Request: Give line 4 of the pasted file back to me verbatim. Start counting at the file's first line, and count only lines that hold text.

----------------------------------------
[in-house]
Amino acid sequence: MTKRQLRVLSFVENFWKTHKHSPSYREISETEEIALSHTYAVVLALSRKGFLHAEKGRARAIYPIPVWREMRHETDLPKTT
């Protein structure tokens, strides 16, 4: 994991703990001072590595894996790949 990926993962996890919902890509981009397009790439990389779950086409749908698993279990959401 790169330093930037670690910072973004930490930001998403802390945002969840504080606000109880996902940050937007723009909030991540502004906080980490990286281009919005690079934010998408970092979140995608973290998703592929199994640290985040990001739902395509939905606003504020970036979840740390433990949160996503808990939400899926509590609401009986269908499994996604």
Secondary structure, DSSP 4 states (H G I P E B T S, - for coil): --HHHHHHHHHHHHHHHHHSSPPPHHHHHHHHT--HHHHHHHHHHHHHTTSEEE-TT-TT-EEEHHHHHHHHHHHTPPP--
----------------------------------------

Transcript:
Secondary structure, DSSP 4 states (H G I P E B T S, - for coil): --HHHHHHHHHHHHHHHHHSSPPPHHHHHHHHT--HHHHHHHHHHHHHTTSEEE-TT-TT-EEEHHHHHHHHHHHTPPP--